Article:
Grizzly Bear

By: David Ferris 3 White


The North American grizzly bear is listed as threatened in in the United States, but is put on the endangered list in Canada. Though it is actually disputed whether or not the animal should actually be on the endangered list. In 2006, the U.S. Fish and Wildlife Service proposed to remove the species from its endangered species list, but was met with heavy lawsuits from several environmental organizations. Eventually, U.S. District Judge Molloy reinstated their protected status because of the decline of the whitebark pine tree, whose nuts are an important source of food for the grizzlies.

Why is the Grizzly Bear Endangered?

Grizzly bears are endangered for a number of reasons. One reason is that the bears are hunted as big game all over North America. Farmers also illegally hunt the bears because they see them as a threat to their livestock, and do not want the bears to kill their animals, which is how they make their living. Poachers also hunt the bears because their hides, teeth, claws, and internal organs, such as the gall bladder, fetch a very high price in the Asian medical markets. The gall bladder is ground up into powder and used to cure digestive problems, inflammation, and purify blood. Bear bile is also extremely high priced, and is supposedly a cure for AIDS. Ninety-five percent of grizzly bears who live past two years old will be shot by humans, but if they were free to live their full lifespan, they would live for about twenty-five years.

Ecological Importance

Grizzly bears play a very important ecological role in the ecosystem. One role is the mutualistic relationship that the bears have with fruit-bearing plants. The bears eat the plants and then the seeds are excreted and distributed all around the bears habitat, because of this the seeds are now germinable and ready to grow again.

Another ecological role bears play is that they stir up soil. When bears forage for food, they dig into the soil and mix the soil up. Studies show that when the bears dig up soil, it actually increases plant diversity in that area. When bears dig up the soil, it also causes nitrogen from the lower soil levels to be brought up, which plays a vital role in the nitrogen cycle, which can help cleanse our air. Bears can also increase nitrogen when they bring salmon carcasses back behind the river bed.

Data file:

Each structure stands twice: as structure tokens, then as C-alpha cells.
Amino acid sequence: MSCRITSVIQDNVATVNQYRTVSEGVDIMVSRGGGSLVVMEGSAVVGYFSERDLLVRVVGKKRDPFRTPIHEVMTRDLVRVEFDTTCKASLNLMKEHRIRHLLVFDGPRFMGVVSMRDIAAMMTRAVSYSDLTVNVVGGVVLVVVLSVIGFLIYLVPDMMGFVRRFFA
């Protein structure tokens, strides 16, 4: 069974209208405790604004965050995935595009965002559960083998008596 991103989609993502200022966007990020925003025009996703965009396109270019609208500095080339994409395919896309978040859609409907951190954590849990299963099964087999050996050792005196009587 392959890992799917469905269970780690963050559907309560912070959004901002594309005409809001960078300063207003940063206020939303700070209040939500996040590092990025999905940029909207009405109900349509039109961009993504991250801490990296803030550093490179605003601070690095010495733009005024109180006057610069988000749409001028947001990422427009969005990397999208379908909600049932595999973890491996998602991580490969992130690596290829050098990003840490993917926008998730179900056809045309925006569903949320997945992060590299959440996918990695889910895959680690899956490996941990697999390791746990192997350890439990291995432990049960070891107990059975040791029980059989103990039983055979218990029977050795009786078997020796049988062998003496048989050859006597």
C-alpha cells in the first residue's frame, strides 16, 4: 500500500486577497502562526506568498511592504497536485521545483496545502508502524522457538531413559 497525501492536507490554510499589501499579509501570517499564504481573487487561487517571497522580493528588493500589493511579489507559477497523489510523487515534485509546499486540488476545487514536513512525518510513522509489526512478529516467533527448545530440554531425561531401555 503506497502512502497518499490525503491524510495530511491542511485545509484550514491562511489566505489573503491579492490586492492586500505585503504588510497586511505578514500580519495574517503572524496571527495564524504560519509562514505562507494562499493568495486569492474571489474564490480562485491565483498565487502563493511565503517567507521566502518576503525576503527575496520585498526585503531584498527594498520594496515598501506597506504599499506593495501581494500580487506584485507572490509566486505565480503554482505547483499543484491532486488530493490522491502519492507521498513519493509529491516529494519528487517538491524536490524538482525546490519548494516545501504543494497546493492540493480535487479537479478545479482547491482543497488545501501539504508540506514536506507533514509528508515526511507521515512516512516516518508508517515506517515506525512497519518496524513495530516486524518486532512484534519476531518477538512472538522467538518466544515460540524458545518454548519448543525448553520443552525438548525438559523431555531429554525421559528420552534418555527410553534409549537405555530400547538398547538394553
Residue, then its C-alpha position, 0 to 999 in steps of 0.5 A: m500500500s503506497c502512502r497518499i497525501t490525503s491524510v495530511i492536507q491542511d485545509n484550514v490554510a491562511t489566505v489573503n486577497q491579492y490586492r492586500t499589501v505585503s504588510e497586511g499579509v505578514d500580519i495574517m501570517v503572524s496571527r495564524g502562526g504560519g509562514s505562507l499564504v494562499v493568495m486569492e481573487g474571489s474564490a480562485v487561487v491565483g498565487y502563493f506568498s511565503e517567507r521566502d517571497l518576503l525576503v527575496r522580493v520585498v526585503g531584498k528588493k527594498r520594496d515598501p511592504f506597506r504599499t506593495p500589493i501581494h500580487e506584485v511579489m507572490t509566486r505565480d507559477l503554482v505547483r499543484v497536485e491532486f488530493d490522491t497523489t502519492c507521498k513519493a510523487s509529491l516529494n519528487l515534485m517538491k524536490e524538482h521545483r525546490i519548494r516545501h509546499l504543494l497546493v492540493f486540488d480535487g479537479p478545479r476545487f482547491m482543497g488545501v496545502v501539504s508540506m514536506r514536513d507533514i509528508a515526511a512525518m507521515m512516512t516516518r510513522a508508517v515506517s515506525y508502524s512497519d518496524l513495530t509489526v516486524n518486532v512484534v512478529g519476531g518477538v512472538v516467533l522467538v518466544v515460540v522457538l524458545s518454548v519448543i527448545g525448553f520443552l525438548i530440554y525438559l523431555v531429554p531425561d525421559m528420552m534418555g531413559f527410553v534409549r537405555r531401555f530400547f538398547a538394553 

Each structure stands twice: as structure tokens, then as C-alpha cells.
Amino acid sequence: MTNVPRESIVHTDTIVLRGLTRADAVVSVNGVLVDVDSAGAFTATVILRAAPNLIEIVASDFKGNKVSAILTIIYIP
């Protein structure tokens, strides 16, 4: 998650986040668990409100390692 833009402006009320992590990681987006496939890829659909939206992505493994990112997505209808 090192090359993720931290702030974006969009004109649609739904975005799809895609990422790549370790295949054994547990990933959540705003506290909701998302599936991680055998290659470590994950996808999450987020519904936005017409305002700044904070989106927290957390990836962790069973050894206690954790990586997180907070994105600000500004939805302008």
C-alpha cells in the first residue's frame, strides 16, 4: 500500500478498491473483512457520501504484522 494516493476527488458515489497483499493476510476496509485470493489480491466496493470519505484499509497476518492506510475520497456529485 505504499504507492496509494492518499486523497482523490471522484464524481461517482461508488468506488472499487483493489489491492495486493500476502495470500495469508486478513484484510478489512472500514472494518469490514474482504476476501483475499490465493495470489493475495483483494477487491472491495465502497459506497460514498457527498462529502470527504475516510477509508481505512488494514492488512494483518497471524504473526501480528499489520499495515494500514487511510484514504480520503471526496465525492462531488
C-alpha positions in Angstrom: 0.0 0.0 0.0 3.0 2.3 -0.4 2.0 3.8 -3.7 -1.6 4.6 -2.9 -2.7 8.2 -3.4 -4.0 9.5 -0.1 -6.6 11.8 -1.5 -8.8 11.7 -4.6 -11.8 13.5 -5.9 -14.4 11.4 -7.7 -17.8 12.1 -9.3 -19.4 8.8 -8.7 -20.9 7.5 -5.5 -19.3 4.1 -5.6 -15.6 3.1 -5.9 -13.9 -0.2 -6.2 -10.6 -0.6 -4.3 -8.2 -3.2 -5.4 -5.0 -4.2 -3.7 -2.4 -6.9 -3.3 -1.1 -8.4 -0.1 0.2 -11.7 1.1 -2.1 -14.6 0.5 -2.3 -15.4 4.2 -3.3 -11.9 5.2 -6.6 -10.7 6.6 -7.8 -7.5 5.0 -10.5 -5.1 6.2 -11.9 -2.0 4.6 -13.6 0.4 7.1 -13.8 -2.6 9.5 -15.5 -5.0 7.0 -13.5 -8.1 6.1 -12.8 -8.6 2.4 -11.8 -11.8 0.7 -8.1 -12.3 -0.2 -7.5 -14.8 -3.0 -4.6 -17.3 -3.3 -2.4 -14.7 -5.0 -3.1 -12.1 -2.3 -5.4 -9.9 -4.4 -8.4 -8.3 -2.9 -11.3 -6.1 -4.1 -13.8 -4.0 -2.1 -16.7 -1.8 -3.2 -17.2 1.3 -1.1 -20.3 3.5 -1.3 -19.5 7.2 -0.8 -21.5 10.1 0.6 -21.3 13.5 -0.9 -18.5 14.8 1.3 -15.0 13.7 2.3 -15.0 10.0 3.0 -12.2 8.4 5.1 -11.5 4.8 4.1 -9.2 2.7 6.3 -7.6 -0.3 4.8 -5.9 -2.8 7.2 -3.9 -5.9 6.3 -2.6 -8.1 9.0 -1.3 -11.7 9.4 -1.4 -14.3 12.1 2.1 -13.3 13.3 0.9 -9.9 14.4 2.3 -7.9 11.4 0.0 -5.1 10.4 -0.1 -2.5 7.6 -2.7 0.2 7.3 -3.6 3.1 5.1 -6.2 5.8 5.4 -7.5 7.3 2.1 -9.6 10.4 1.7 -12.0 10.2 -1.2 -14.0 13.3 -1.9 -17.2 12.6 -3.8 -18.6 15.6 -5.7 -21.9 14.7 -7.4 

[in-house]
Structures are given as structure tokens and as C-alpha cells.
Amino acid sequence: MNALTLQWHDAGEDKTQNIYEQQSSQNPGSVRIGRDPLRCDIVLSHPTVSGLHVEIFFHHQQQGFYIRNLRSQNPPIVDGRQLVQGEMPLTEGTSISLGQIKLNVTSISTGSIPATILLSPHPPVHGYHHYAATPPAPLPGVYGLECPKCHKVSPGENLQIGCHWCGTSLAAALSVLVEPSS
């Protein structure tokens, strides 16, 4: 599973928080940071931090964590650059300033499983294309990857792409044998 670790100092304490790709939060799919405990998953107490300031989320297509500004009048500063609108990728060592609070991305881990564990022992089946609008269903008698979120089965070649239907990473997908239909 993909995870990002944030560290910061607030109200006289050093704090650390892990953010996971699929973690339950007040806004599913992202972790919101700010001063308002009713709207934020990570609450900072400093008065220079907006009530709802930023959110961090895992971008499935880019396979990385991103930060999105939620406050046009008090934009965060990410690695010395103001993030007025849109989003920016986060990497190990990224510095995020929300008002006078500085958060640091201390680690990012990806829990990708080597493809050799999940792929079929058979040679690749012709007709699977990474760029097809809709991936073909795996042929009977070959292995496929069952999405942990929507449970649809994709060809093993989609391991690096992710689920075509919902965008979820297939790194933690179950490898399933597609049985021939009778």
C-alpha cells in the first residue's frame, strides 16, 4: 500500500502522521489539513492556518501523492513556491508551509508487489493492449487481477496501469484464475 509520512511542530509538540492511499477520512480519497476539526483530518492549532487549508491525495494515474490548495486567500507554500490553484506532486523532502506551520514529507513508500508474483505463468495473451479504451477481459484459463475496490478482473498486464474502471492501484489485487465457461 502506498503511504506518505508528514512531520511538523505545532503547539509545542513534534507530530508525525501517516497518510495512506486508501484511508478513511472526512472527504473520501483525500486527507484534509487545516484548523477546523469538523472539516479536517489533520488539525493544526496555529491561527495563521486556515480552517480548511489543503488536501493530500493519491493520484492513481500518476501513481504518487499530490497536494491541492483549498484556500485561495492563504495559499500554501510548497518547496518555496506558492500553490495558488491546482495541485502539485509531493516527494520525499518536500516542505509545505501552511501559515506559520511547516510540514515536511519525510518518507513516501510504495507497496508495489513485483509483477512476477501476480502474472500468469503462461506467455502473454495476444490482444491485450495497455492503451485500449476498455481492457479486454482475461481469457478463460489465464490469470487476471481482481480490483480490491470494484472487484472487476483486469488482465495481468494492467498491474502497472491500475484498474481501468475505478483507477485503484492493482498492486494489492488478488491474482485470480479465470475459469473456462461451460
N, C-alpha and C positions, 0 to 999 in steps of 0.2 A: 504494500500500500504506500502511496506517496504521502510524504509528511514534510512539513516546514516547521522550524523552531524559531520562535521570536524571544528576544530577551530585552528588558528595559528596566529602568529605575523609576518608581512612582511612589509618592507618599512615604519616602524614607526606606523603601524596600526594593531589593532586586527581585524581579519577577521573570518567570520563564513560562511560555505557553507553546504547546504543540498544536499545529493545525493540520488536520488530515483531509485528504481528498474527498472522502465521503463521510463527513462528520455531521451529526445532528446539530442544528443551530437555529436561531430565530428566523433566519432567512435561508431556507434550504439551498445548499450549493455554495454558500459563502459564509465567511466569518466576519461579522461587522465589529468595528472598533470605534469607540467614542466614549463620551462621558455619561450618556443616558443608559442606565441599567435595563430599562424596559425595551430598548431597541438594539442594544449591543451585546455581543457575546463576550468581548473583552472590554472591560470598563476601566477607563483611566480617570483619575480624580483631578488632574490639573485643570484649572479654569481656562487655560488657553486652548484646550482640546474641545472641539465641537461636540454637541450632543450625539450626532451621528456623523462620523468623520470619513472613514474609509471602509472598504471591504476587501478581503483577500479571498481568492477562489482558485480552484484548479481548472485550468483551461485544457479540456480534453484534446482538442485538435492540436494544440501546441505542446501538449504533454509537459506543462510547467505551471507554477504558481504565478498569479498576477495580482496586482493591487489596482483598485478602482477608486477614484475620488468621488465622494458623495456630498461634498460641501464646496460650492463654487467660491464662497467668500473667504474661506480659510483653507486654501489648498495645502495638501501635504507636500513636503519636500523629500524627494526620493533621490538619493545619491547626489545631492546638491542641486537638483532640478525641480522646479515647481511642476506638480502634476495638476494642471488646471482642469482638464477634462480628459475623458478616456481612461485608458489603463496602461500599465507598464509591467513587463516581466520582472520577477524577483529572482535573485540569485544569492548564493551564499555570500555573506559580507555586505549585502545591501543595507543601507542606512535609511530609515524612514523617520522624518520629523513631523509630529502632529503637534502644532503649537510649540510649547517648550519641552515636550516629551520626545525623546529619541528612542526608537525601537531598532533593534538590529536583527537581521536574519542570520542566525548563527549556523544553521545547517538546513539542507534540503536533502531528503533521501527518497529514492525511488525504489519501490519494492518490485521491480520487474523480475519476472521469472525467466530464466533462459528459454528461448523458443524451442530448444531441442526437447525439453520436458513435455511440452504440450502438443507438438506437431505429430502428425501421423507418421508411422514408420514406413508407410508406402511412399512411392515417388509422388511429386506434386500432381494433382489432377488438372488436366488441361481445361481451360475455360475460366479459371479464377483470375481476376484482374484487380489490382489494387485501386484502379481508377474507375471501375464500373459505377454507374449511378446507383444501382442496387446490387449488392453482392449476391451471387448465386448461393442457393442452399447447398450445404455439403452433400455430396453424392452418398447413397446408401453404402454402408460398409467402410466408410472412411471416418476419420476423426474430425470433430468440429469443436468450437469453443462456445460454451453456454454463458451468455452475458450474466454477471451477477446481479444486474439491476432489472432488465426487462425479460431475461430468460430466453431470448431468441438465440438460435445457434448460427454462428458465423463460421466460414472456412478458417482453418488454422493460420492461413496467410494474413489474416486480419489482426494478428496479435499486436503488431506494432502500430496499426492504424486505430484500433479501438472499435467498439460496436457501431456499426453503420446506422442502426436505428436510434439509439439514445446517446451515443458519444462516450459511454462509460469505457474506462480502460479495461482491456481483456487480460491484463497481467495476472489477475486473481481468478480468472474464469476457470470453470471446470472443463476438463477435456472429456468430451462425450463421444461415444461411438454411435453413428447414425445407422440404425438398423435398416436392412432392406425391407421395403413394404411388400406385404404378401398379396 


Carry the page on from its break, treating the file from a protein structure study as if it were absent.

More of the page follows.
Grizzly bears can be categorized as a keystone species in Yellowstone National Park, that is they directly influence the ecosystem. They keep the prey population under control and help prevent overgrazing. A study done in Yellowstone found that with the removal of wolves and the grizzly bear the herbivorous prey increased, changing the density and structure of the surrounding plants, which decreased the population of migratory birds.

Economical Importance

As mentioned above, the grizzlies dig up the soil and bring salmon carcasses up from the river bed which in turn produce nitrogen. Without this, the air around their habitats would become more dirty and less fresh. This would drive down tourism into the national parks, causing the parks to lose revenue.

Grizzlies also are a keystone species in Yellowstone, so if they did not keep the prey population under control, the herbivorous prey would increase, causing the plant population to significantly decrease, which would also drive down tourism at the national parks, which would be bad for the national parks.